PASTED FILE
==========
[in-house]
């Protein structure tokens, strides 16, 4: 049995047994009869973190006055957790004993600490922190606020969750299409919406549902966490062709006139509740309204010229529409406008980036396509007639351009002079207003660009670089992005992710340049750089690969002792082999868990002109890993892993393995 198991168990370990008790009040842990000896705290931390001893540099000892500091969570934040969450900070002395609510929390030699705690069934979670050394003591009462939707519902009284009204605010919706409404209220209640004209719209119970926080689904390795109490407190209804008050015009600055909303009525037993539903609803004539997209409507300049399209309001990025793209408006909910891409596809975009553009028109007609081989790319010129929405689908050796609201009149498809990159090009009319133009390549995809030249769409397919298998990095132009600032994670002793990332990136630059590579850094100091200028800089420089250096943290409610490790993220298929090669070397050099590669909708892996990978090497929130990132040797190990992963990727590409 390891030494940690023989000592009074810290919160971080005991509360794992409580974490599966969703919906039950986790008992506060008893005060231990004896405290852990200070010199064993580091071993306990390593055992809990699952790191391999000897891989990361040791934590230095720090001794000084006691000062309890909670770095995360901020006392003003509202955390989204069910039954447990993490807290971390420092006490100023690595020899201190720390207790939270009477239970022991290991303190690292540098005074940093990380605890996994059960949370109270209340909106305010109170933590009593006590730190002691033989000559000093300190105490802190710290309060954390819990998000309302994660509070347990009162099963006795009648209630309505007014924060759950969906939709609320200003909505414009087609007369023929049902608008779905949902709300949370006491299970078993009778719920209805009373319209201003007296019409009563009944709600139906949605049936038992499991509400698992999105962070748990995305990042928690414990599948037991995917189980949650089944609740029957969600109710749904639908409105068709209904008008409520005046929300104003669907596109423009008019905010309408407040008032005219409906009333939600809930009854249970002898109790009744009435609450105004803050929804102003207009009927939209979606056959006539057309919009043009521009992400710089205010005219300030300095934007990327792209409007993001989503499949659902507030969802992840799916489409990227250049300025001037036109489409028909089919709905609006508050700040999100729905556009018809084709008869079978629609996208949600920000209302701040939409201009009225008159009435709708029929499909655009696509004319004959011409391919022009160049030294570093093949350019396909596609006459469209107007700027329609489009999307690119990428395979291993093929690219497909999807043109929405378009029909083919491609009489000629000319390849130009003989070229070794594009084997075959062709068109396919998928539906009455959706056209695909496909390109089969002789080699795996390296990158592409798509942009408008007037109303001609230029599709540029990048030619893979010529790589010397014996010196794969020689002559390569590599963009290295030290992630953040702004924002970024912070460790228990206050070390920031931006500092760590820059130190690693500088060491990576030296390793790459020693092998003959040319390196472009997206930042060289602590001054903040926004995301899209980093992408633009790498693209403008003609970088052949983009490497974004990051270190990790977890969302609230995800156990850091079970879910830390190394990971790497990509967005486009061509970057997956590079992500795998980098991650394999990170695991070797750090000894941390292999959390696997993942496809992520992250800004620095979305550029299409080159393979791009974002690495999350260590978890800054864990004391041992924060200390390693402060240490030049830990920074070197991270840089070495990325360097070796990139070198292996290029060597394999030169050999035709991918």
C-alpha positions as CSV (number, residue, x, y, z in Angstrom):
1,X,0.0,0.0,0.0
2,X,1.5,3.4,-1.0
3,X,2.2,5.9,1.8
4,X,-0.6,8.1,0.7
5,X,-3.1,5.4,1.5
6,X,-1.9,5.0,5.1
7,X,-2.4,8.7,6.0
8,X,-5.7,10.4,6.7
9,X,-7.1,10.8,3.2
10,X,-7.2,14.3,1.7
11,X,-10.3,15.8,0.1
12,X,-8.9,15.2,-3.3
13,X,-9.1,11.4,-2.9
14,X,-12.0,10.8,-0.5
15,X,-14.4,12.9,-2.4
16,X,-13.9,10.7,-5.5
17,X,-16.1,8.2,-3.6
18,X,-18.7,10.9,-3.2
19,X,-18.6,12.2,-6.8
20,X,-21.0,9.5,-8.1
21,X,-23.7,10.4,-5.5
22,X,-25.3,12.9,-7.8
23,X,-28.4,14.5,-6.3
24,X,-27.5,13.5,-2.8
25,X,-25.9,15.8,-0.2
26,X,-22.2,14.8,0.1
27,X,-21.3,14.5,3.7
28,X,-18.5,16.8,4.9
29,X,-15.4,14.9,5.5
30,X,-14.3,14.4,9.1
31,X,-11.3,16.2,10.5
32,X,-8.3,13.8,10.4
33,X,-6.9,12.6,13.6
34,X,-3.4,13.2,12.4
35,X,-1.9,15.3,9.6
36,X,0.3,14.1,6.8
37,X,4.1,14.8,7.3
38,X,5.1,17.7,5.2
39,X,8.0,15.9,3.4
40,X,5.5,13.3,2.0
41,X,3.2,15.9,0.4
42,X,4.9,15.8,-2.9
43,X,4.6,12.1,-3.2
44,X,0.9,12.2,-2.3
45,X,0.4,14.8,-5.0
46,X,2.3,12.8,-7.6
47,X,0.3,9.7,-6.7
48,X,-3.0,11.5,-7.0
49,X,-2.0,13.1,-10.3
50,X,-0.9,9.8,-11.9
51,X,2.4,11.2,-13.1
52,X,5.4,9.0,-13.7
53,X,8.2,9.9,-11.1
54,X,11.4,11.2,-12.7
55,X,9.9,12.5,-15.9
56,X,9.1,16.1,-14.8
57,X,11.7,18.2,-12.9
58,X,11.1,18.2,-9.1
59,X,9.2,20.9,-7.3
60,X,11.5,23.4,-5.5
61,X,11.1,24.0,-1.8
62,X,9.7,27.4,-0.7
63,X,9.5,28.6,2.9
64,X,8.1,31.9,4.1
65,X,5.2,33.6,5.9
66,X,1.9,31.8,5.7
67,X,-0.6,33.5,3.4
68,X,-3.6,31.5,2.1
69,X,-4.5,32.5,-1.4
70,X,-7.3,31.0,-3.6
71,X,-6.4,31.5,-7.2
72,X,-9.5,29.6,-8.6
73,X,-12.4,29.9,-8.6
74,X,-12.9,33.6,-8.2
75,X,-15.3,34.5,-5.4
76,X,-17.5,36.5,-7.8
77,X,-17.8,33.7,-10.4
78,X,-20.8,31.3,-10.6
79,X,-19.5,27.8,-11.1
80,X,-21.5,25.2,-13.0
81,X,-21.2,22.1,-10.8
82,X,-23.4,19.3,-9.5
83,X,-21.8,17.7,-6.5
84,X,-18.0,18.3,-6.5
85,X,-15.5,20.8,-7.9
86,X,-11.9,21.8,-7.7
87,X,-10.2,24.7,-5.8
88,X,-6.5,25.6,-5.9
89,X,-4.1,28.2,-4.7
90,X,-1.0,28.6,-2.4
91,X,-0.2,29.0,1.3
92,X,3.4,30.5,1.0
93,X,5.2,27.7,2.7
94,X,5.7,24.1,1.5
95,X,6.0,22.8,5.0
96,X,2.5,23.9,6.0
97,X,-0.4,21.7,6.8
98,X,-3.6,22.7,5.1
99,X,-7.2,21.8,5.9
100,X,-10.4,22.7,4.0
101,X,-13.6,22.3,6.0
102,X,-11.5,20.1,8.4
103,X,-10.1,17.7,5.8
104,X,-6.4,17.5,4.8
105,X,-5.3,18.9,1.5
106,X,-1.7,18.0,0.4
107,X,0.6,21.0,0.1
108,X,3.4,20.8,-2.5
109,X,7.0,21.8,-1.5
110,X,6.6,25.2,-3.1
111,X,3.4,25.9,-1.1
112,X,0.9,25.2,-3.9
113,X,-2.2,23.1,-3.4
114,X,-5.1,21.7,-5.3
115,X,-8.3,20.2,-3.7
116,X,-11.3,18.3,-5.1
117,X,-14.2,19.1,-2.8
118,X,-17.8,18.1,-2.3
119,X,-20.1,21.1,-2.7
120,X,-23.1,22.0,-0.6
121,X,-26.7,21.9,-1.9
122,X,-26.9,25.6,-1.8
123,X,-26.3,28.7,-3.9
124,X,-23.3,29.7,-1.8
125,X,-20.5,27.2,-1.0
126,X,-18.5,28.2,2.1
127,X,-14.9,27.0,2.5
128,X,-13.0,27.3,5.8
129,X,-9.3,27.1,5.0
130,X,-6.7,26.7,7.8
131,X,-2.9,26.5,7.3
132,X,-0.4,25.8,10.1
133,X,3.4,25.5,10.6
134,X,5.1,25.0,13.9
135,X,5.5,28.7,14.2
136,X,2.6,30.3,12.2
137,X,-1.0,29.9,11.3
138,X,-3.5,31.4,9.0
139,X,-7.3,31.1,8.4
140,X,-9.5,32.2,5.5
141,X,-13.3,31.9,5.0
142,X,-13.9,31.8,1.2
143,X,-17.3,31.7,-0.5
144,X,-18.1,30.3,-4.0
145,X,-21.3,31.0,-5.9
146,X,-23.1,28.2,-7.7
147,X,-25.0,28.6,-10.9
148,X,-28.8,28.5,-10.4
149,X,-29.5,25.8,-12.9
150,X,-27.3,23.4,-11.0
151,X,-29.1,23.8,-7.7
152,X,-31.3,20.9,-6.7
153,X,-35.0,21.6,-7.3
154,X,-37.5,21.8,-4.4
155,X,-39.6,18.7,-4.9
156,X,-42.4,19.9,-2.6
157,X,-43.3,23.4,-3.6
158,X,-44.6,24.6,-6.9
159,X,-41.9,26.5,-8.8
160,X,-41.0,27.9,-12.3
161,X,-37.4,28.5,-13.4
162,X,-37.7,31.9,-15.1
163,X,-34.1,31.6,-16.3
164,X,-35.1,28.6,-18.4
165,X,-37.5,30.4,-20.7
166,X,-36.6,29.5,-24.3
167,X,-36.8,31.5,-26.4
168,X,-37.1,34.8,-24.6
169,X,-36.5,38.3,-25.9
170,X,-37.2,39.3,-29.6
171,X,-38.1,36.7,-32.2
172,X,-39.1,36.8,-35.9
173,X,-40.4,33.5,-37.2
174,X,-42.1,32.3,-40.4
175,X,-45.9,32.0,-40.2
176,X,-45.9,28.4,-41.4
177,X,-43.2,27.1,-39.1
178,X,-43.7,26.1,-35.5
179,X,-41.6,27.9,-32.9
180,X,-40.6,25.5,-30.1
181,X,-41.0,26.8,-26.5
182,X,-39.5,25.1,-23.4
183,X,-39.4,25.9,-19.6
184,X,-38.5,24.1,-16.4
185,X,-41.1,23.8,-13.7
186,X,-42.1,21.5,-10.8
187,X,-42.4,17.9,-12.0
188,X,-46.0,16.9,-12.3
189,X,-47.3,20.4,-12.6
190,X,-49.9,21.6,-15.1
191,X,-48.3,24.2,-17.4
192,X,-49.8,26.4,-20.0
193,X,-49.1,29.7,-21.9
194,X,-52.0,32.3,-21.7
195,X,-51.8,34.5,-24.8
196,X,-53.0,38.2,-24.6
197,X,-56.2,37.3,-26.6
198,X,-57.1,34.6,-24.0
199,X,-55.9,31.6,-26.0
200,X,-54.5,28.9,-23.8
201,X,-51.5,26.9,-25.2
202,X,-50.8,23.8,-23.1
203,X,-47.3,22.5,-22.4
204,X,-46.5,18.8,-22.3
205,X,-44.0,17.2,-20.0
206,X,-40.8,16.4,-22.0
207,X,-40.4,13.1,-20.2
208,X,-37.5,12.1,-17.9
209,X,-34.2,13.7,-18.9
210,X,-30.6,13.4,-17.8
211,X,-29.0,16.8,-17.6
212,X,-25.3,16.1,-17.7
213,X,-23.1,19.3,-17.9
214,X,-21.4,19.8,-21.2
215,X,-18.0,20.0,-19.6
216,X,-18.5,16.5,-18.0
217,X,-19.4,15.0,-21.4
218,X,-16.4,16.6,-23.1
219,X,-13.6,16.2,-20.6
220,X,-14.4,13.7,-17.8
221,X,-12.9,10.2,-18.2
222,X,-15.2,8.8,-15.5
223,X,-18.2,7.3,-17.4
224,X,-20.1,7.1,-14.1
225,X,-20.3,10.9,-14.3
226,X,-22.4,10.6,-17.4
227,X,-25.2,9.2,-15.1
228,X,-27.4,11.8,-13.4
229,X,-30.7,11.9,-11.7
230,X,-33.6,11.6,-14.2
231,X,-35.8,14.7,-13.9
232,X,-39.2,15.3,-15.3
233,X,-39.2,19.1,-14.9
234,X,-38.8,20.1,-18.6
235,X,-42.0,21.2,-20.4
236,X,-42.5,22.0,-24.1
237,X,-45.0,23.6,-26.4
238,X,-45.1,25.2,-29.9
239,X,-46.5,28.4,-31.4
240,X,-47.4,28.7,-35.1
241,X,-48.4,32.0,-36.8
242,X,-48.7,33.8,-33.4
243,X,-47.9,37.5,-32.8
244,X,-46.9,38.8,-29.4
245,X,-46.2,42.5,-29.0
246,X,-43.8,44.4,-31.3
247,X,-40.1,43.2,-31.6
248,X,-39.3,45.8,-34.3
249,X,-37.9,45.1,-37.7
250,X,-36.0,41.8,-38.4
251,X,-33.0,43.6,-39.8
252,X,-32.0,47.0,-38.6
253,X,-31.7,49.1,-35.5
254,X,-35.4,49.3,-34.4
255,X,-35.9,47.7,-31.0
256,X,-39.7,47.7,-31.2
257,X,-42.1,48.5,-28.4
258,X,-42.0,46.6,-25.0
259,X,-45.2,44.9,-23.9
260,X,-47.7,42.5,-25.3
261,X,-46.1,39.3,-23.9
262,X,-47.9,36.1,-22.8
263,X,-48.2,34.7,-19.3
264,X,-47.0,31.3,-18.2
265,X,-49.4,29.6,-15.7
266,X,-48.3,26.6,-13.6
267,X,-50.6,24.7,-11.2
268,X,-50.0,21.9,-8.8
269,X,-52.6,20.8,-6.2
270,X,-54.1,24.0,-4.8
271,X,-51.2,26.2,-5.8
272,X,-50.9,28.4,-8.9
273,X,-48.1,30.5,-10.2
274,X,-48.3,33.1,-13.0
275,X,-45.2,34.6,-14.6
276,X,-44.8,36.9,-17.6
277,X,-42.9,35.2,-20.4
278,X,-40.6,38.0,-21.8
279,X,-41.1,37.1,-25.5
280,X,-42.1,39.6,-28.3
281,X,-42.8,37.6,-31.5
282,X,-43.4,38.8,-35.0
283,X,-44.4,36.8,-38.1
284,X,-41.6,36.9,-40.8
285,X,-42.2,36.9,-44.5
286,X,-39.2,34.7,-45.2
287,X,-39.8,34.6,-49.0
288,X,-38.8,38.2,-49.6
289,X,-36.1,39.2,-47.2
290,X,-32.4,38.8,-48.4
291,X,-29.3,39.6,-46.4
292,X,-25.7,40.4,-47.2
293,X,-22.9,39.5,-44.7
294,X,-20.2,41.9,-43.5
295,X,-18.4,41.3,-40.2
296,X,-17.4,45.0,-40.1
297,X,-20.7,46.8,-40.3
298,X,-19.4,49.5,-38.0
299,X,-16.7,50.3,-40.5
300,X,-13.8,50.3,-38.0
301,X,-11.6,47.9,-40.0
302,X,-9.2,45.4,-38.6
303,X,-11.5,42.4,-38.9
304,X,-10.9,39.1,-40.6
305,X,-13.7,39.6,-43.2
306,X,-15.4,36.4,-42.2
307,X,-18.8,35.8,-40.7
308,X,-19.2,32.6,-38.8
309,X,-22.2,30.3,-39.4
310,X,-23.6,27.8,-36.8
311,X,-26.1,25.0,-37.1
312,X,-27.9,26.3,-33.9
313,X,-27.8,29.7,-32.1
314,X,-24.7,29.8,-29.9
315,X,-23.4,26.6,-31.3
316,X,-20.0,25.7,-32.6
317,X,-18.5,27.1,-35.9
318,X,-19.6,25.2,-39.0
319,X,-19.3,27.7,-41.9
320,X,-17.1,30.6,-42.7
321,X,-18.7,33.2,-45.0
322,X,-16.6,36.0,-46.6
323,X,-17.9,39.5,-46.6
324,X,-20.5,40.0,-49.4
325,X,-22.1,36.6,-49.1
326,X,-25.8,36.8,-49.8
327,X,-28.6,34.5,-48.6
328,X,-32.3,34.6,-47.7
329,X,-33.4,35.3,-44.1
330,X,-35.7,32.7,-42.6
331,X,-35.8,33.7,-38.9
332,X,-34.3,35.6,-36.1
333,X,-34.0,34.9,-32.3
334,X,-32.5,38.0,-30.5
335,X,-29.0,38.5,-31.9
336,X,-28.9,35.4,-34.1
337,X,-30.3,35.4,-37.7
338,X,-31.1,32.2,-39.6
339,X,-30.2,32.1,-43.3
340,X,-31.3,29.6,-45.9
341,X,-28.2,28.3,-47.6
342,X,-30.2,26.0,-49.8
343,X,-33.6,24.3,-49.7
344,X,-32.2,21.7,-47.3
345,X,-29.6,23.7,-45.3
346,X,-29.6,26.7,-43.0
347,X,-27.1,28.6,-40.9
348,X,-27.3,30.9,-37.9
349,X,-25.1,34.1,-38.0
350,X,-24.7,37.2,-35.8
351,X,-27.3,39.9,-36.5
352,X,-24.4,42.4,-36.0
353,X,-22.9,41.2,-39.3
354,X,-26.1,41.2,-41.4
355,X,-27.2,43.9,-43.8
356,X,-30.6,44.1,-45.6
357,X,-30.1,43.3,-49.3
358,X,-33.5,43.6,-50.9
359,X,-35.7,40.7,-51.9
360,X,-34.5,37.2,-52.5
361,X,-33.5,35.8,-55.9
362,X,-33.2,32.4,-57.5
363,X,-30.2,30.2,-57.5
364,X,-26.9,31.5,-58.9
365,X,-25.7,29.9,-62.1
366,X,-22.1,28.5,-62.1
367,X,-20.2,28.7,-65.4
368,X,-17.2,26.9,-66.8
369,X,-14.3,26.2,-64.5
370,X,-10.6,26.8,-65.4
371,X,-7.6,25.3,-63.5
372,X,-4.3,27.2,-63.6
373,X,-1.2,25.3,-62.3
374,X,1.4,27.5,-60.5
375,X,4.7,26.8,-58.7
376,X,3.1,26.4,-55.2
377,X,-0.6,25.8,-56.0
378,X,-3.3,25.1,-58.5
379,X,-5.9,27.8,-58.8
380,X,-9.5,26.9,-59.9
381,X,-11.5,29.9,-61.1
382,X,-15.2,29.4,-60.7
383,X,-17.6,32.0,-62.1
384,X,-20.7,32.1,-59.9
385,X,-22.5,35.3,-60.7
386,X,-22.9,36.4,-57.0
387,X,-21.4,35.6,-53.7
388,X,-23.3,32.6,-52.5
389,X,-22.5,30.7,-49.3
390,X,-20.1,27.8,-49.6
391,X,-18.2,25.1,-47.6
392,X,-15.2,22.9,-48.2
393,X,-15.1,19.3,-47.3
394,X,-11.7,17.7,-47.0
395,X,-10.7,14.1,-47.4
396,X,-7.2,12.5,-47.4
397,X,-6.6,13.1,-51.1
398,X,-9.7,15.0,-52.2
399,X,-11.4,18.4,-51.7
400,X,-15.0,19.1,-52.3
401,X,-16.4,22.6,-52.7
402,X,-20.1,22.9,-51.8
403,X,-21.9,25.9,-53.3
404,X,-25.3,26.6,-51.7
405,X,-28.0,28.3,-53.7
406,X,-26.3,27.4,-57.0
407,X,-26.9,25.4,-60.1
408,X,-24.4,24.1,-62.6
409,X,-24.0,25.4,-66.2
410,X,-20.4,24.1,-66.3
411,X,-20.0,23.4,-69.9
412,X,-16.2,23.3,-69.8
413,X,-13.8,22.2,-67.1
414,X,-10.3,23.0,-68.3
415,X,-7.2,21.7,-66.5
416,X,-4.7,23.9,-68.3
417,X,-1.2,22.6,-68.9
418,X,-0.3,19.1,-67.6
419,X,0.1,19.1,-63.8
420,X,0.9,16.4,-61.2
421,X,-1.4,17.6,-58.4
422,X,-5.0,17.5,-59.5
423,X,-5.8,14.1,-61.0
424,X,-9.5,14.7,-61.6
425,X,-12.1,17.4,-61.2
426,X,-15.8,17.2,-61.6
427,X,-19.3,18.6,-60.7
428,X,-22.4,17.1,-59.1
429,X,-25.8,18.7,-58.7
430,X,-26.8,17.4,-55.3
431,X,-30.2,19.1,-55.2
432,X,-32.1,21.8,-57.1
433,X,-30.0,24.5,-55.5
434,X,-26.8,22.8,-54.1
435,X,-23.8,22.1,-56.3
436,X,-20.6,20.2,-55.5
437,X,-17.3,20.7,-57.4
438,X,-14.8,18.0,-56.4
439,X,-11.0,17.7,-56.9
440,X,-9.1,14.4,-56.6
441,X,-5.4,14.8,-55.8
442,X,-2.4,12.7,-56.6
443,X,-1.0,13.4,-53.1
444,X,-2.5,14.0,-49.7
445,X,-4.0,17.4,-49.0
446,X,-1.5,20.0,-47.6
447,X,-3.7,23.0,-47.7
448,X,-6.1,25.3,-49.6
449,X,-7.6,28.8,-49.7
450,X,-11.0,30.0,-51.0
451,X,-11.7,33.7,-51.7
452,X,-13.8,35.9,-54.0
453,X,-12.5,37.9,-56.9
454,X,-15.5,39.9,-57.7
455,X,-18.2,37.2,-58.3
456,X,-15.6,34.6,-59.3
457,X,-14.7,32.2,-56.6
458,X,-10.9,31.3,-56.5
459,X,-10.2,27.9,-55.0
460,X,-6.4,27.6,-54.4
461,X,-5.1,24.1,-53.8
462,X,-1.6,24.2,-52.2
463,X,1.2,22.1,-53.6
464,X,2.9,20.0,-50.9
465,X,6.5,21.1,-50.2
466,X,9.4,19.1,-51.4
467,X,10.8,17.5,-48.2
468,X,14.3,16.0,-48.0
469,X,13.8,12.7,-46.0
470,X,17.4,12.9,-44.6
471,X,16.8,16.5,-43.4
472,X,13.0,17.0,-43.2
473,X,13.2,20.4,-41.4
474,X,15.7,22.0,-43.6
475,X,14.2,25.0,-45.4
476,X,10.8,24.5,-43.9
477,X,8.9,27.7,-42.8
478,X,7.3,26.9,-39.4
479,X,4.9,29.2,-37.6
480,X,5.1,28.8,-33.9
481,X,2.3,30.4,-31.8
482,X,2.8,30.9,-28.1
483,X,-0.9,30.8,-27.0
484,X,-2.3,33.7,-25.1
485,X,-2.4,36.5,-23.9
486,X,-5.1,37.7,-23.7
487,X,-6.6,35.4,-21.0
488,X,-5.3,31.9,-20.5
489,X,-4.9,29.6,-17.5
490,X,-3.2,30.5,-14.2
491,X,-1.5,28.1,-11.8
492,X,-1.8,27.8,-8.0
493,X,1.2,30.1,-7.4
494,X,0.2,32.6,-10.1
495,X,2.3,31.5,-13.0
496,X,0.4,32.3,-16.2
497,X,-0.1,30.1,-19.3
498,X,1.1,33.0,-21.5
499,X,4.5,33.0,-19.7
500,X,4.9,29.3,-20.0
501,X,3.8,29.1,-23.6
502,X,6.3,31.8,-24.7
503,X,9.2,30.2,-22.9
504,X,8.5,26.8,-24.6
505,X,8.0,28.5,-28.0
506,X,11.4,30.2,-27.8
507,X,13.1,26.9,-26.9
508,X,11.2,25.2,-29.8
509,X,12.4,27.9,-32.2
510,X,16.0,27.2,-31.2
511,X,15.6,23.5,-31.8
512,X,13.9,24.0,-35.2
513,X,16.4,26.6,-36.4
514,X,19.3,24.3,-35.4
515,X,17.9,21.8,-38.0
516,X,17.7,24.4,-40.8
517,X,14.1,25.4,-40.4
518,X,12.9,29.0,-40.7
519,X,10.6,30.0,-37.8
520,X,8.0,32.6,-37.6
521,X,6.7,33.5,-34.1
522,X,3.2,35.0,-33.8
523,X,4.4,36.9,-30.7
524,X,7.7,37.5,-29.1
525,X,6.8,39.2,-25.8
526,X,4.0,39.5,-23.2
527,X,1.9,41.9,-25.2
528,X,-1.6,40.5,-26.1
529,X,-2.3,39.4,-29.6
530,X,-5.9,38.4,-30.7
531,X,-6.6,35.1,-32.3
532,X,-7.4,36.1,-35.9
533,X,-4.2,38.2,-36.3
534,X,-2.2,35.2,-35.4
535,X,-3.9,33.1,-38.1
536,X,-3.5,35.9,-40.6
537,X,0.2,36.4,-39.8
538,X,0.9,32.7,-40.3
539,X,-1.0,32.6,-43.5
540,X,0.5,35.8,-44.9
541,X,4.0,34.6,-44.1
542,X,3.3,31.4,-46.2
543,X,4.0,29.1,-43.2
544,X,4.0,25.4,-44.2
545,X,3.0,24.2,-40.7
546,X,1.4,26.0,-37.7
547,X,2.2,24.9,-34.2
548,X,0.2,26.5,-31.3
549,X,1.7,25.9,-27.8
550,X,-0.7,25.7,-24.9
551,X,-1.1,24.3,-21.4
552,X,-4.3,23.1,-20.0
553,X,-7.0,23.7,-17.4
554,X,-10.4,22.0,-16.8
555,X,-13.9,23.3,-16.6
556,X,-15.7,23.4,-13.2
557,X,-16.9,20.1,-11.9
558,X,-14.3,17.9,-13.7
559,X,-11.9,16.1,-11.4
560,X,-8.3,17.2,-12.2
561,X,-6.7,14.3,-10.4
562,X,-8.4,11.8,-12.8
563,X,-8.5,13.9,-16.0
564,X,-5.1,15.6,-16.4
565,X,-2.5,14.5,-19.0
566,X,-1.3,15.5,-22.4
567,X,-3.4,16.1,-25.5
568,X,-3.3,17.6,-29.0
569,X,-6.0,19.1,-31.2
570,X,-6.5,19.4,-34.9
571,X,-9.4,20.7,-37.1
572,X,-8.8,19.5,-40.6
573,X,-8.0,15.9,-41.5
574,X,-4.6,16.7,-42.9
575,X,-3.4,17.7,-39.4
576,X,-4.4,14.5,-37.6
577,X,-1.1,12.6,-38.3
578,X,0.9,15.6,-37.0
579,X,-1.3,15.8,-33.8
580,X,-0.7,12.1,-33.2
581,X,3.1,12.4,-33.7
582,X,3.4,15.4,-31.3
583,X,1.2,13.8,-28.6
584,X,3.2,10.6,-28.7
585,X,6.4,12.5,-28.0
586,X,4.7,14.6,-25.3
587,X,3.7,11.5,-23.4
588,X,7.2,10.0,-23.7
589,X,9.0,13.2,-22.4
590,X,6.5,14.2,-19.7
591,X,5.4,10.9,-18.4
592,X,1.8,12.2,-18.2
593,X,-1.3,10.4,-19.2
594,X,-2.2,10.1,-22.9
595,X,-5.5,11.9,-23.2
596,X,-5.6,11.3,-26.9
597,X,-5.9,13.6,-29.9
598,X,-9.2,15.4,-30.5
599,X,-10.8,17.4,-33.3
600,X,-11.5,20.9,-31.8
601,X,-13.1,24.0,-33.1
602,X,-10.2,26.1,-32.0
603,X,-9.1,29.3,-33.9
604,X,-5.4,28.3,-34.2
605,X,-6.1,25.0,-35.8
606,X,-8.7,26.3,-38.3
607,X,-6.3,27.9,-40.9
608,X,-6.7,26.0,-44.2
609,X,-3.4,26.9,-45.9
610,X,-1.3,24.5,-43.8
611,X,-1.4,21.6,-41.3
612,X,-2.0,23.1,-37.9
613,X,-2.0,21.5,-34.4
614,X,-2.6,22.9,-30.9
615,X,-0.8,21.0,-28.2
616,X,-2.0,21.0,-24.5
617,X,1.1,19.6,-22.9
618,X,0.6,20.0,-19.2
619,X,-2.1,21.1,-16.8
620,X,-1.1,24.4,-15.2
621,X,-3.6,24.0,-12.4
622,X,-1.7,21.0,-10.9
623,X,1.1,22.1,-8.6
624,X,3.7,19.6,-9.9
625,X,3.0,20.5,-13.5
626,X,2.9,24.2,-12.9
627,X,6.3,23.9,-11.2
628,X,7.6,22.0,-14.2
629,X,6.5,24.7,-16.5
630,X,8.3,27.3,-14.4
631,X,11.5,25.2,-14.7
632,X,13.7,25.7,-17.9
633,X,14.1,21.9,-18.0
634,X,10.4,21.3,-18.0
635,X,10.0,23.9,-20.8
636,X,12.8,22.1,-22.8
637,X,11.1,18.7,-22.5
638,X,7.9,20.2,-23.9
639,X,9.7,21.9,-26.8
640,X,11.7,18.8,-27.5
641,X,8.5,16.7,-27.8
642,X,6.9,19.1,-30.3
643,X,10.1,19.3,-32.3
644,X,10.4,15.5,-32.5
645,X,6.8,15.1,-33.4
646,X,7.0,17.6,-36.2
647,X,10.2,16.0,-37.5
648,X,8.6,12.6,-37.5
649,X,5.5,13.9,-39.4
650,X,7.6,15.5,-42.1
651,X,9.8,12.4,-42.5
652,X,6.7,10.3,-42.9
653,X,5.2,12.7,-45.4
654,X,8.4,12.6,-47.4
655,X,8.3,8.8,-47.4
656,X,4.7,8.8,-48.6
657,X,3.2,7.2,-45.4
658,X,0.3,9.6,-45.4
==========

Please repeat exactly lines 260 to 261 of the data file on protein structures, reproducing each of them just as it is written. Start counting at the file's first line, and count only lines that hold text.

257,X,-42.1,48.5,-28.4
258,X,-42.0,46.6,-25.0